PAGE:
Foe of Cook County state's attorney won't let 60 Minutes comments die | Bleader

Foe of Cook County state's attorney won't let 60 Minutes comments die


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Howard Brookins Jr.: mulling a run for Cook County states attorney?
  • Sun-Times Media
  • Howard Brookins Jr.: mulling a run for Cook County state's attorney?
Howard Brookins Jr. is alderman of the 21st Ward, chairman of the City Council's black caucus, and a member of the mayor's commission on school closings. But he had something else on his mind when he ran into a few of his colleagues and their staffers at City Hall the other day.

"Necrophilia!" he said. "Shit, man. Can you believe that?"

Brookins wasn't telling them about the latest craze in his ward—far from it. Like countless others around the country, he was simultaneously stunned, outraged, and—given his irreverent sense of humor—a bit amused that Cook County state's attorney Anita Alvarez had raised the subject during a now-infamous interview with 60 Minutes a couple weeks ago.

At best, Alvarez came across as disinterested in finding out why a number of men served lengthy prison terms for vicious crimes they didn't commit. Most damaging was her insistence that "it's possible" necrophilia explained why a convicted rapist's DNA ended up on a murder victim—instead of admitting that the rapist was probably the guy responsible for the assault and killing, and that the county prosecuted innocent men.

Alvarez subsequently accused 60 Minutes of taking her comments out of context and ignoring her work on wrongful convictions. But there's no denying the segment's lasting impression.

"Necrophilia!" Brookins says when we sit down for an interview. "I don't think they forced you into saying that. It's where your mind-set is, and it's one of the reasons we have a credibility gap in the community. Or were they beating you with a rubber hose?"

Brookins has been a foe of Alvarez's since 2008, when he was one of five men who lost to her in the Democratic primary for state's attorney.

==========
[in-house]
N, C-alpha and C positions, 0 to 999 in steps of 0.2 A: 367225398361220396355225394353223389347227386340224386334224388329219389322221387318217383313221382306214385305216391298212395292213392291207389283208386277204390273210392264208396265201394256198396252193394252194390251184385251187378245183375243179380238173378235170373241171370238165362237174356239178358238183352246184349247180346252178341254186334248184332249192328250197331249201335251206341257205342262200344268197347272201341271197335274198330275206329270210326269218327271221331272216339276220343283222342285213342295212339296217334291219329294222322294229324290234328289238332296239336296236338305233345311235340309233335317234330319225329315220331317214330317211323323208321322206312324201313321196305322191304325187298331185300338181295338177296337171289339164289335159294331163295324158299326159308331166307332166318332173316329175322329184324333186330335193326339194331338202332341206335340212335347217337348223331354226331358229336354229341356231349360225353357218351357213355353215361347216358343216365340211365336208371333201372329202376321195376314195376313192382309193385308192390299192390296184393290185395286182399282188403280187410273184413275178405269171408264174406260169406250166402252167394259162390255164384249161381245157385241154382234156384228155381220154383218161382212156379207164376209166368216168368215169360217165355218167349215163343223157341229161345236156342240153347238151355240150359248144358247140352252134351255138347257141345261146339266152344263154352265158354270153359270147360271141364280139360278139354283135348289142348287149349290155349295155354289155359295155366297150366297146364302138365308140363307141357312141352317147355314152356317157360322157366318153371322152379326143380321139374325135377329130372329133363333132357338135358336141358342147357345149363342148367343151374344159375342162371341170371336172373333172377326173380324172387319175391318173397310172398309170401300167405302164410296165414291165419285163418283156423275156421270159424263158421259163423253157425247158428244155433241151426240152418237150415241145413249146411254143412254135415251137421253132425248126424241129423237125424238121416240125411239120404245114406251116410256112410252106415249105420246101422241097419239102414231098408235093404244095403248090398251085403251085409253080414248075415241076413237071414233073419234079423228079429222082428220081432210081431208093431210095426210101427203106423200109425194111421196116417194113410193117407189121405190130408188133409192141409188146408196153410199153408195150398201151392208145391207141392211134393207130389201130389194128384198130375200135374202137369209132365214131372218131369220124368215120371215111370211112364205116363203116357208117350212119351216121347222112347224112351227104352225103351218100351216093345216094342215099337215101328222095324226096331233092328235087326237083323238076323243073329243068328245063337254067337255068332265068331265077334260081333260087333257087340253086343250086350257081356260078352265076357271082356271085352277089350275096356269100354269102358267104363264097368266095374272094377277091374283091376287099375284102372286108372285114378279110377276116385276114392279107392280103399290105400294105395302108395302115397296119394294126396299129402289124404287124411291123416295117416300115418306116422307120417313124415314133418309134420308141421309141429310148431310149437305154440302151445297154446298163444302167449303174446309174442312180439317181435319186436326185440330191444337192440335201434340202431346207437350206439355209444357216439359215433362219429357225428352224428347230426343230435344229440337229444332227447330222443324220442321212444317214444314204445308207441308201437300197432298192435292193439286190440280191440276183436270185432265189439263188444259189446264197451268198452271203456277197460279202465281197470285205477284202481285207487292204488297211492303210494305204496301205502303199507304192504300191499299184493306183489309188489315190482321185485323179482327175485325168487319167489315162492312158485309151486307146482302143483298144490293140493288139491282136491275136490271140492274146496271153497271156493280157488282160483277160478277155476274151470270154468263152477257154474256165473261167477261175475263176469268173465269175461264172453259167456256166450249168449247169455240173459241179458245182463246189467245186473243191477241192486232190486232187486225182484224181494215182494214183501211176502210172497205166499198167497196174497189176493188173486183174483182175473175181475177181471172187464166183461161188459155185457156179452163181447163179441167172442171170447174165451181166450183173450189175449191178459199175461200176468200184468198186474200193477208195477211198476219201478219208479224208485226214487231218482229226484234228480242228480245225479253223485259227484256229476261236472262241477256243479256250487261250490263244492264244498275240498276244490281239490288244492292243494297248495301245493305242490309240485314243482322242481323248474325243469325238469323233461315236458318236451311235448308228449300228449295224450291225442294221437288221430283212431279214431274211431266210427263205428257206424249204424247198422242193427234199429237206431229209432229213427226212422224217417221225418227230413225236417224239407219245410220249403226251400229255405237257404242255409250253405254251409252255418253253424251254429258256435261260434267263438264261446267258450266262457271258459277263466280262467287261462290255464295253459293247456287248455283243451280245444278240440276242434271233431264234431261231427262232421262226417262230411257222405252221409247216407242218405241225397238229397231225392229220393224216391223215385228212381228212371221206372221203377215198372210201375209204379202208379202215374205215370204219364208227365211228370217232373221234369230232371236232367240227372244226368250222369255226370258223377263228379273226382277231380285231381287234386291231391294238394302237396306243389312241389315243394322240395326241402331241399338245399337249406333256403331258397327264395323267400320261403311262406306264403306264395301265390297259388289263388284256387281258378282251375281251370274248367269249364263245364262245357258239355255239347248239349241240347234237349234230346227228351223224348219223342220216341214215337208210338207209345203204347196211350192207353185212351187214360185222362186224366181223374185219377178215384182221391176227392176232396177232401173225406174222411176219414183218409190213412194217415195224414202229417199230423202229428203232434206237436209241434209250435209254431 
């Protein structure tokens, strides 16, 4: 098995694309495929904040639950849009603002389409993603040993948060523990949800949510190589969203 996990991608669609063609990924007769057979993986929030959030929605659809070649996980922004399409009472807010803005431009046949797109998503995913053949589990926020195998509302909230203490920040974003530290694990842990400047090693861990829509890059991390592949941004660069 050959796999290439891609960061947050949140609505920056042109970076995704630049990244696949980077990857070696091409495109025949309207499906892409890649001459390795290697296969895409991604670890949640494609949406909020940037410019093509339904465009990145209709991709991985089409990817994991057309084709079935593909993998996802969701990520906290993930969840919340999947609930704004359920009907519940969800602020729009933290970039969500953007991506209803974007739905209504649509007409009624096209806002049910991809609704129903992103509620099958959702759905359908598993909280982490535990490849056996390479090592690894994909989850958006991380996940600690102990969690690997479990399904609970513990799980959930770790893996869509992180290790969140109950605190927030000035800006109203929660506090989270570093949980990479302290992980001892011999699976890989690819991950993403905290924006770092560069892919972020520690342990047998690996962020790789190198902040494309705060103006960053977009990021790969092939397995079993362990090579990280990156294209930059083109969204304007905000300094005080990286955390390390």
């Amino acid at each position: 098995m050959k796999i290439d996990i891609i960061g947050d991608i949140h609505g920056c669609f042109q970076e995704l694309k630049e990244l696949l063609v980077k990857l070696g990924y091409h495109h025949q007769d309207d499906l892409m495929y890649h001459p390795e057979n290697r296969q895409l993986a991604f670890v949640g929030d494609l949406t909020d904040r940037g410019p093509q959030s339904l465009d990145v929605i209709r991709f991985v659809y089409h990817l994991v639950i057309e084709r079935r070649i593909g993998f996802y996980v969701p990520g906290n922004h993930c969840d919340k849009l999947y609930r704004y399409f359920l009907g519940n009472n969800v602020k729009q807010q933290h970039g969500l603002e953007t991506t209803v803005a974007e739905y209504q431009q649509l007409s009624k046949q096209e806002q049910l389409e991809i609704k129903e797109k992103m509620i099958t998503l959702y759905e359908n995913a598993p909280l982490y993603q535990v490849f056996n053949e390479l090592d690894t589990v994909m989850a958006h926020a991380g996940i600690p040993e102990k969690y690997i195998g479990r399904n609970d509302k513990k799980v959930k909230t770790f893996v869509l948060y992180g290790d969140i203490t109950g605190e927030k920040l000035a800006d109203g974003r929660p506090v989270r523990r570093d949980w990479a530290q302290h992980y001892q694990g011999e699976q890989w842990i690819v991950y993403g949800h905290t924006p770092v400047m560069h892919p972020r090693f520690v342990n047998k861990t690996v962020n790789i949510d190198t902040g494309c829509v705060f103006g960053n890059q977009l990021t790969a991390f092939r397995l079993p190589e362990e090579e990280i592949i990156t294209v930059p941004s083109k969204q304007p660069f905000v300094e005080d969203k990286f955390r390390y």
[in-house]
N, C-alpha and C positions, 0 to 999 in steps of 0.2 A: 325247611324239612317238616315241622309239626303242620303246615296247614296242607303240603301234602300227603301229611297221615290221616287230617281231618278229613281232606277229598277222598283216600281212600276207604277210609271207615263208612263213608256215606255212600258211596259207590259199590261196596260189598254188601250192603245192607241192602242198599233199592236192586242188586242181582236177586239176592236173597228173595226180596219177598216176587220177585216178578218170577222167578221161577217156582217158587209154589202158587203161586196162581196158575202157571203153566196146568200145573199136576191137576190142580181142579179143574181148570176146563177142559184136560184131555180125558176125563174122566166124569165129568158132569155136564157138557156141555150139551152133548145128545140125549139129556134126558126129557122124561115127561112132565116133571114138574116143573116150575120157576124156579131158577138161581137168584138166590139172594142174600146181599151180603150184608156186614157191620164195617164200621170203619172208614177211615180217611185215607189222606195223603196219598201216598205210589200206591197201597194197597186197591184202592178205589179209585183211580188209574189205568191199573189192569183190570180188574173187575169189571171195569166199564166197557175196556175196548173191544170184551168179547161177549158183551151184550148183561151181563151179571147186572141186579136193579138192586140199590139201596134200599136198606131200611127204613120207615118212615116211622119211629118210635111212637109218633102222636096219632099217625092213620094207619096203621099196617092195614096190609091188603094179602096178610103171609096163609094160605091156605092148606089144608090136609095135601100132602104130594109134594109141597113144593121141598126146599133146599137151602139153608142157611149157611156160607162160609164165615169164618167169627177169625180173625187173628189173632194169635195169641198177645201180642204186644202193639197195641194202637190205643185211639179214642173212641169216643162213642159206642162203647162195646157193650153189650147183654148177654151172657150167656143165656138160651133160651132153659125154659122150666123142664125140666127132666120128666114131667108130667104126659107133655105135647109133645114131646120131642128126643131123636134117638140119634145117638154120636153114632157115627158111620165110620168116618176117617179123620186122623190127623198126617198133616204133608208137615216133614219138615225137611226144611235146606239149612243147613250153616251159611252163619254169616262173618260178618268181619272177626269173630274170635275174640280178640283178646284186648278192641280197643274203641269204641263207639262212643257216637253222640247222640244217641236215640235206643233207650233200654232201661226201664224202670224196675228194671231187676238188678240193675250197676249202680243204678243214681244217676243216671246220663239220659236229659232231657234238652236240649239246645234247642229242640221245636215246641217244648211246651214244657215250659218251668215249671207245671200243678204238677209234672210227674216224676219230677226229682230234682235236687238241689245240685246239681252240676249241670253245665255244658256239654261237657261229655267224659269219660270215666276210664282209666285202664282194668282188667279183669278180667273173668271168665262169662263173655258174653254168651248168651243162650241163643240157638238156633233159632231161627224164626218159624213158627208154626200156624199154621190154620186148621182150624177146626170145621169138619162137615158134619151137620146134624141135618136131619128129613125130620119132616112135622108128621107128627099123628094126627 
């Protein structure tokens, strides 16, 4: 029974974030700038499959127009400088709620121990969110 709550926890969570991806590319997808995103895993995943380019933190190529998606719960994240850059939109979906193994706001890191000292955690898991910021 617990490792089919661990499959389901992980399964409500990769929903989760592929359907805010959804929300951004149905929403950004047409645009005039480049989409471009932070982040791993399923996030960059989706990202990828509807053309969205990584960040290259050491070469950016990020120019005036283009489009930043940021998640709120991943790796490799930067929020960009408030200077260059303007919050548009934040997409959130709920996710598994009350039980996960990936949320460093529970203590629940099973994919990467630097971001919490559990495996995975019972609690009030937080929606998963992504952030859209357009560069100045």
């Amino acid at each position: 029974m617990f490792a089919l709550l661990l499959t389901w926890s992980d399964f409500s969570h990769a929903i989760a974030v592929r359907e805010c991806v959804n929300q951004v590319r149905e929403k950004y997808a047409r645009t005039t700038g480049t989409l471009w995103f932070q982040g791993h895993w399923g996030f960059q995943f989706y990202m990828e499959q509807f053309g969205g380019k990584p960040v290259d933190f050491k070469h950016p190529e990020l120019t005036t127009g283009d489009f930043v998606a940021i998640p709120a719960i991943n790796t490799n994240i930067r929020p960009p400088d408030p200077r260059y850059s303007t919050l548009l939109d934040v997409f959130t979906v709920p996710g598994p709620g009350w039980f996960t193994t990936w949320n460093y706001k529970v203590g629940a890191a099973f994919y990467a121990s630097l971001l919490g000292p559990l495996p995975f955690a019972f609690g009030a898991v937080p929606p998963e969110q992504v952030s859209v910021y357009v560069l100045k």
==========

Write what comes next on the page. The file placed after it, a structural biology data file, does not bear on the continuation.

Alvarez likes to point out that since winning the seat she's set up neighborhood offices, earned national recognition for fighting human trafficking and prostitution, and launched a "deferred prosecution" program that's helped a handful of nonviolent offenders avoid felony charges and prison time.

You could say Brookins hasn't been impressed. "Who would have known she would end up being unlikable and doing nothing for the African-American community?"

Like other critics, Brookins blasts Alvarez for failing to diversify her staff, investigating student journalists who examined wrongful convictions, and doing little to seek justice in what looks like a cover-up of a 2004 death involving a nephew of former mayor Richard M. Daley. After relentless reporting by the Sun-Times, a special prosecutor was appointed to the case, and the Daley nephew, R.J. Vanecko, was charged with involuntary manslaughter.

Last year Brookins tried to derail Alvarez's reelection bid by recruiting former city inspector general David Hoffman to take her on. "I literally lobbied him for months," Brookins says. "I introduced him to people. But he and everybody else seemed to think she had support across the county."

Brookins then made a late-hour attempt to challenge Alvarez himself. A number of Democratic leaders backed him at a party-slating session before the primaries, but Brookins hadn't done enough to win broad support. "It was a last-ditch effort," he says. "People were like, 'Why shake the apple cart?' At that level, except for Todd Stroger, there's never been an effort to oust an incumbent."

Alvarez was unopposed in the Democratic primary last winter. In November she coasted past GOP opponent Lori Yokoyama with 77 percent of the vote.

"Where are good Republicans when you need them?" Brookins asks.

Republicans are discussing the same thing, among other curious subjects. But that's another story.

Brookins says he doesn't want to sit around complaining about the state's attorney—he wants her ousted.

Even if Alvarez isn't up for reelection until 2016, Brookins believes it's time to start thinking about alternatives. And he could be one of them. He lists some credentials: as a private attorney he defended victims of police misconduct, and as an alderman he's fought to resolve torture cases involving former police commander Jon Burge. He delivered on a promise and won a long fight to bring a Walmart and its jobs to his ward. He'd make a priority of going after felony gun offenders while supporting firearm ownership laws that "give some comfort to people coming home from the late shift who have to walk through their back alley on the way into the house."

And he promises that when rapists are linked to a crime scene, he will go after them.

To be clear, Brookins stresses that he's focused on his current commitments and isn't saying he's going to run. Not yet, at least.

But he will make one promise on the record.

"Necrophilia! I'm going to use that word in public every time I can for the next four years."

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